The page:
Intel nuked the chip sector after the close with better than expected earnings but less than expected spending. Leading a busy announcement schedule after the close INTC stole the limelight from EBAY and JNPR with a market numbing announcement that they were cutting capital spending for 2002 to $5.5 billion from $7.3 billion. The 25% cut means significant problems for companies that make the equipment Intel uses to produce its chips. The $64 question on analyst's minds became, "if Intel is cutting this much then what about the other chip companies?" Investors were not waiting around after the close to find out and were dumping chip equipment stocks from their portfolios.
The chip giant posted stellar earnings and beat the previously lowered estimates of eleven cents with actual earnings of $.15. They beat the revenue numbers at $6.98 billion, gross margins and earnings per share. They claimed a bounce in PC sales in the fourth quarter helped them produce these numbers. This good news was all blown away by the flood of bad news. They do not see ANY signs of a recovery, sales for the first quarter are expected to be flat to down, and they are cutting their spending for new equipment by -25%. In an interview with Andy Bryant, the Intel CFO, he was asked if this was really a warning on guidance going forward. He said, "no, not really, we are pretty much going to be inline with our estimates." The keyword here is "our" estimates. Those estimates were for flat and possibly down for the first quarter with "no recovery in sight." This does not sound promising on the surface. Even though P4 processors were in tight supply they were unable to mount any price gains and average selling prices were flat to down. Dan Niles said last week to sell Intel into earnings because it was fully valued for this years projections. He confirmed this outlook after the conference call today.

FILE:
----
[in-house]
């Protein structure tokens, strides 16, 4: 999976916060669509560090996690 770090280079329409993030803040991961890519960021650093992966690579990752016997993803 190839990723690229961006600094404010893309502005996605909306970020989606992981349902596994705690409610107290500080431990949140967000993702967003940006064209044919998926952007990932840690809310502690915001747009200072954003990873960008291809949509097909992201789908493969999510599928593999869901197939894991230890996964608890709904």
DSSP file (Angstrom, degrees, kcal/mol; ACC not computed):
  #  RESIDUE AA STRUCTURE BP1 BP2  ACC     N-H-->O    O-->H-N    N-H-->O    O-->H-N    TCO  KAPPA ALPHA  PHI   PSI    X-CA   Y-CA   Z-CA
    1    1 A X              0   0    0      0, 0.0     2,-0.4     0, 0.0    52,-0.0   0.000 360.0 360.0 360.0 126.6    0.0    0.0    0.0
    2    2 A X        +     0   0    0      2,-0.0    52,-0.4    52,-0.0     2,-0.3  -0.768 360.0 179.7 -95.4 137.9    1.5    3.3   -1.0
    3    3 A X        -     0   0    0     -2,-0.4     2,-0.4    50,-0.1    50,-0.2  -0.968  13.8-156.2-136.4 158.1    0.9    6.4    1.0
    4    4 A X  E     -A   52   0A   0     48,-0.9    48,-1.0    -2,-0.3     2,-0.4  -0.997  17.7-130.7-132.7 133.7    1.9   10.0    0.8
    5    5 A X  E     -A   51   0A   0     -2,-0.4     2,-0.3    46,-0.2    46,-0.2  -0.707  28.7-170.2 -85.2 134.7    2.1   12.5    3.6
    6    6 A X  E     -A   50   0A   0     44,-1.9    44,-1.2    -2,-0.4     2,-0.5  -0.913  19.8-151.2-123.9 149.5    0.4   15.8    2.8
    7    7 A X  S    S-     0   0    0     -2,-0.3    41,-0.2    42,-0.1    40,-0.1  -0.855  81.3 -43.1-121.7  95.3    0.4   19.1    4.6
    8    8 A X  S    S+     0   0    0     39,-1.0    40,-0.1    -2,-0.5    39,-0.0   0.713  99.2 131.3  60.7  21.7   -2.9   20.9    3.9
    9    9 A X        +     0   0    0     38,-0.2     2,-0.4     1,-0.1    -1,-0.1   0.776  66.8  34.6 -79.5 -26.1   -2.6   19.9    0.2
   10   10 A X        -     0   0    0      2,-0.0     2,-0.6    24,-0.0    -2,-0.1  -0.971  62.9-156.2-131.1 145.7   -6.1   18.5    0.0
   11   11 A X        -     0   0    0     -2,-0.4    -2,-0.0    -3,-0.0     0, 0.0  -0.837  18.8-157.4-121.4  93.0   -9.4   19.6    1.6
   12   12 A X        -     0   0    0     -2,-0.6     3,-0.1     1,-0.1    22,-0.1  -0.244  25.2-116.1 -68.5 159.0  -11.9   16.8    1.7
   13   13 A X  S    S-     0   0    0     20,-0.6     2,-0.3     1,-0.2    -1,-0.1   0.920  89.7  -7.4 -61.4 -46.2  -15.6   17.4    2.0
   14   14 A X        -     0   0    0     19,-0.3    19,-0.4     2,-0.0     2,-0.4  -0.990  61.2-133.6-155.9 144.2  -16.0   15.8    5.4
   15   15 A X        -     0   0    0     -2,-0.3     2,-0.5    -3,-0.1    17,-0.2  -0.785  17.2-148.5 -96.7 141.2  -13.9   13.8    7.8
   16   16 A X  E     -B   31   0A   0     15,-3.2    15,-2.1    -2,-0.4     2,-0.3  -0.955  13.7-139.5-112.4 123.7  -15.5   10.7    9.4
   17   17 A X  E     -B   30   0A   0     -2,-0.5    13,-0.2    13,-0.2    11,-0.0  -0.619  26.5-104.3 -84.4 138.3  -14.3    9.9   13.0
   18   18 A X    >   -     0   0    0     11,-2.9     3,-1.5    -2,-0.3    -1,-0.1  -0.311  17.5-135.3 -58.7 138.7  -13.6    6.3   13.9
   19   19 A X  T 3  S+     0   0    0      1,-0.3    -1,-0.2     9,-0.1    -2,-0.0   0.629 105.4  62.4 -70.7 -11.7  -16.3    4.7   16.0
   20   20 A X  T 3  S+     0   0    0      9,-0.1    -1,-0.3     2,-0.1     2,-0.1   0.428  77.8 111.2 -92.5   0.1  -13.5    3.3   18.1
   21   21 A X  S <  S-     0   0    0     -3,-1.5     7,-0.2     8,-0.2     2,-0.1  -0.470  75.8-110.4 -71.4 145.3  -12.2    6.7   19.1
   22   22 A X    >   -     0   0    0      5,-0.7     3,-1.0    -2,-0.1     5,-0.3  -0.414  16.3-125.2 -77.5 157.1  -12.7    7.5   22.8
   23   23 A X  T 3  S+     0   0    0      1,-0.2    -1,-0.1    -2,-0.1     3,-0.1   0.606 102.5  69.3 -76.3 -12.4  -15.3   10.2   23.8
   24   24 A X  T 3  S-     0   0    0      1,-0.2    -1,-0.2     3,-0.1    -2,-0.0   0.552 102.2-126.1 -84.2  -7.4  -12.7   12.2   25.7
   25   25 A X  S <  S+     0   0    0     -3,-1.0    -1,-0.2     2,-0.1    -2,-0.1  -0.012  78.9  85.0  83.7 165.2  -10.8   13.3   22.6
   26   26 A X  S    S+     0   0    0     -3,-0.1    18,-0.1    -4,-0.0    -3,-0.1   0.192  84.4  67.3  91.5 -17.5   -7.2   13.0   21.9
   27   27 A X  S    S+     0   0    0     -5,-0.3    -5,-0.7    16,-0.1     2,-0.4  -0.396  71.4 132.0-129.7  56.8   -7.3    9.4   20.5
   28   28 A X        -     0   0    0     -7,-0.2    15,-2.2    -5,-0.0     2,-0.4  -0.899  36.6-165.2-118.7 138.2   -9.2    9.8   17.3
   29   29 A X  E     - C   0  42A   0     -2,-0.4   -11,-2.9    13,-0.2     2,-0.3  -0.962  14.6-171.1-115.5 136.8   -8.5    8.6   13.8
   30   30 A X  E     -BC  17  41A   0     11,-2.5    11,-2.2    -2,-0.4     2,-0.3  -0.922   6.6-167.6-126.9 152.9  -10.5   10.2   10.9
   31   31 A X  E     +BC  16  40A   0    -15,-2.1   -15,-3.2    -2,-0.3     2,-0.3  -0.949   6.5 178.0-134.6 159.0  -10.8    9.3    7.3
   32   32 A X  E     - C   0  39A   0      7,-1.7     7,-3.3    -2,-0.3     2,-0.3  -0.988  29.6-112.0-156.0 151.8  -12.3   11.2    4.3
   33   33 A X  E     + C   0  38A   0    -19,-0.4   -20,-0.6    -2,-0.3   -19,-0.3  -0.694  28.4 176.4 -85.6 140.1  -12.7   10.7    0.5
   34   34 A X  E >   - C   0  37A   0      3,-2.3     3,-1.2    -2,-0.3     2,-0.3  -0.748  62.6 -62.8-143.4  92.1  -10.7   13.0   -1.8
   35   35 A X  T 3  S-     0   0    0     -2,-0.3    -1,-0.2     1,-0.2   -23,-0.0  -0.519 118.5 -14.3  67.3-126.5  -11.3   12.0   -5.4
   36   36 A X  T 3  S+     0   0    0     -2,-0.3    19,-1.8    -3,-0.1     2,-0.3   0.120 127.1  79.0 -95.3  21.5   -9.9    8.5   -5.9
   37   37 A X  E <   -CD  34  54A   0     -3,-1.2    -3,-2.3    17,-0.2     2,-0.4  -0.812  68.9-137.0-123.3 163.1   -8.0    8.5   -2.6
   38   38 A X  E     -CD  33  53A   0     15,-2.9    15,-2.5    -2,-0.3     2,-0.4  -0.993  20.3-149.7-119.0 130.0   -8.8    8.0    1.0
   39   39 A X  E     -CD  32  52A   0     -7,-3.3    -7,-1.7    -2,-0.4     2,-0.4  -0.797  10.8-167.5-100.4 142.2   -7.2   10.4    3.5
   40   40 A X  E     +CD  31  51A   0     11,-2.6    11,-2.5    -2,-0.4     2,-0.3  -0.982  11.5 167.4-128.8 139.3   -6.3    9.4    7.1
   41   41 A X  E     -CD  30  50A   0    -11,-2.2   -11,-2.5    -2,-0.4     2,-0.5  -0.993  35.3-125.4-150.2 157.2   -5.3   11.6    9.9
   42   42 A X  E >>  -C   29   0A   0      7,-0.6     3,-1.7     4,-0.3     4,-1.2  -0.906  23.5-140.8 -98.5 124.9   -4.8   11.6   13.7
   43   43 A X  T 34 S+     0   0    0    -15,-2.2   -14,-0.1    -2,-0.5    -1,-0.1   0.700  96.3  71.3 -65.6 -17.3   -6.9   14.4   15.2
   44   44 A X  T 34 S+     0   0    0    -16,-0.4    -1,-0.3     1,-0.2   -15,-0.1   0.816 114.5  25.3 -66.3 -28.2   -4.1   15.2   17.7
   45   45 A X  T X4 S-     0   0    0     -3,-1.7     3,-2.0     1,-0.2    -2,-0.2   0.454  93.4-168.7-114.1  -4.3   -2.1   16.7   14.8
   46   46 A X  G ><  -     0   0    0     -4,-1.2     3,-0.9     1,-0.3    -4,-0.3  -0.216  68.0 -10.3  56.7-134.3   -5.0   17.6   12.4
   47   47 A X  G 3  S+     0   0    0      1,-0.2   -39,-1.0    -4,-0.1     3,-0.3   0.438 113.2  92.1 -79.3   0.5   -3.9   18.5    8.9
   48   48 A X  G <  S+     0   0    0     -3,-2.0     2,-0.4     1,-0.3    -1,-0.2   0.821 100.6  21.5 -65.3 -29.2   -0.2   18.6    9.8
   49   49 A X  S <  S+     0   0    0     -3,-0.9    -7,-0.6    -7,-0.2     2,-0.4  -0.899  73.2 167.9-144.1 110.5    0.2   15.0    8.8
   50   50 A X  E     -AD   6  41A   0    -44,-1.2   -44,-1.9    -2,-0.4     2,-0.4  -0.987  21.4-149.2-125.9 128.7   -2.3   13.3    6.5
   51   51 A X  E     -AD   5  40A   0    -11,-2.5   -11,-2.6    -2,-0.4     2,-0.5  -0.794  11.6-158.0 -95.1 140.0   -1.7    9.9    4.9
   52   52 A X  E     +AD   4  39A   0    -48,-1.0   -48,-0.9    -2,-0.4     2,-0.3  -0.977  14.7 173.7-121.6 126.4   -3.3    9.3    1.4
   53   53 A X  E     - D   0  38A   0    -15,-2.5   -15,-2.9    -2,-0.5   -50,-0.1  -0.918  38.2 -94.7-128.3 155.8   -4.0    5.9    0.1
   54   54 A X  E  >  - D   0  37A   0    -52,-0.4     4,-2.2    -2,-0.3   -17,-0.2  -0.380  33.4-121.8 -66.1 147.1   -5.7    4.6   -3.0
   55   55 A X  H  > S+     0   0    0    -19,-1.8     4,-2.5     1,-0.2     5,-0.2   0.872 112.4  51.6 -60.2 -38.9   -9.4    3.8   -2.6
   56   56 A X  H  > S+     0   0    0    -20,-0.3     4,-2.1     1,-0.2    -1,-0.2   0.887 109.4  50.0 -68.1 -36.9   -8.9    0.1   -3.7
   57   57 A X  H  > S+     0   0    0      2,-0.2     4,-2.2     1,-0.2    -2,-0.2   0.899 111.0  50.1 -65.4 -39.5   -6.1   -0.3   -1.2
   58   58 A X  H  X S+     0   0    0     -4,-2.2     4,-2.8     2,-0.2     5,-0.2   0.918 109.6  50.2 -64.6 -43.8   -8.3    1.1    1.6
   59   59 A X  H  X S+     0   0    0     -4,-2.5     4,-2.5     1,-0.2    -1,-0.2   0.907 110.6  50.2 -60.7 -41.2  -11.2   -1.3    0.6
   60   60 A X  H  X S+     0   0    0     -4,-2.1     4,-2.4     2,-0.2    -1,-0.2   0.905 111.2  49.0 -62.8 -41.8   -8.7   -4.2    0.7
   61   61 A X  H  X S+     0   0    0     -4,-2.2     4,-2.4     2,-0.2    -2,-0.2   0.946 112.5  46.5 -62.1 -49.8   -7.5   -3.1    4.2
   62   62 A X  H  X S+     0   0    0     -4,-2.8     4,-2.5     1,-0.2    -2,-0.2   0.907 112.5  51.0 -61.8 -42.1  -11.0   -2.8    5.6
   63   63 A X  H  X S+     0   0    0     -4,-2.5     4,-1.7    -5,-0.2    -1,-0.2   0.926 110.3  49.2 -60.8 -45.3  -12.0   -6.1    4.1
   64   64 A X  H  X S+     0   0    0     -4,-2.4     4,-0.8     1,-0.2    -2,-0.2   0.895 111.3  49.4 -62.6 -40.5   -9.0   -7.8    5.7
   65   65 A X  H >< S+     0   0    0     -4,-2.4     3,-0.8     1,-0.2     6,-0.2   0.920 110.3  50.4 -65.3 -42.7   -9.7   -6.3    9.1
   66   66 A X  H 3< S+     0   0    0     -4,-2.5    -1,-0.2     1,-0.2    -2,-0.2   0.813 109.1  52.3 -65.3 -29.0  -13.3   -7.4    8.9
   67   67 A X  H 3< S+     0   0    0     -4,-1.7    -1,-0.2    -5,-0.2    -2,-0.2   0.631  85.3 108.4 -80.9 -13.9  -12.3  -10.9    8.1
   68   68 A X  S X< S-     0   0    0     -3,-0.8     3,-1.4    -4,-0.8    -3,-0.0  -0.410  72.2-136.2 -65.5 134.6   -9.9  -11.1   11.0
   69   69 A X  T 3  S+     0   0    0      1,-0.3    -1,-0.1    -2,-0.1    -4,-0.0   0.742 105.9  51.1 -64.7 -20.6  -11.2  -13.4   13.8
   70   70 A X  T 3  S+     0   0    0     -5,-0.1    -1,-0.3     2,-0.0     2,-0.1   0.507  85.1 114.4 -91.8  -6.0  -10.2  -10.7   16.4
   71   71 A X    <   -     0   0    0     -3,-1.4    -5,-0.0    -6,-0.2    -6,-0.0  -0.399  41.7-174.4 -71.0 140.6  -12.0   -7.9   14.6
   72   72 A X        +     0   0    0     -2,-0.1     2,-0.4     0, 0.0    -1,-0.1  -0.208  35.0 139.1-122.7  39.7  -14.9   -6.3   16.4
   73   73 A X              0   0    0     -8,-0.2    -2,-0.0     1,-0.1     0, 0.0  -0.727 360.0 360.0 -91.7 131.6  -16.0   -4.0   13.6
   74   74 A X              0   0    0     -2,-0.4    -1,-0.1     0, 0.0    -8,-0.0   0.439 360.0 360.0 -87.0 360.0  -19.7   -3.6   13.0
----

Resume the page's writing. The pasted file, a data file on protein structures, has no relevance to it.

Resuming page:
The bunker buster bombshell that rocked the sector was the cut in capital expenditures for new chip equipment. Intel is the largest buyer of chip equipment and a 25% drop in their spending means serious drops in revenue for all the equipment makers. Andy Grove tried to spin the announcement saying that new technology and price cuts in equipment were going to enable Intel to get the same amount of equipment for the cheap price. Whether this was spin or truth evaded investors who were busy trying to execute orders to dump chip stocks in after hours. INTC lost -$1.00, KLAC -3.60, NVLS -2.45, AMAT -3.00. Contract manufacturers like TER, box makers including DELL, CPQ, HWP and SUNW, chip companies MU, RMBS, AMCC and PMCS all lost ground in after hours. Even software companies MSFT, PSFT, VRTS, SEBL and ORCL lost ground on the negative outlook.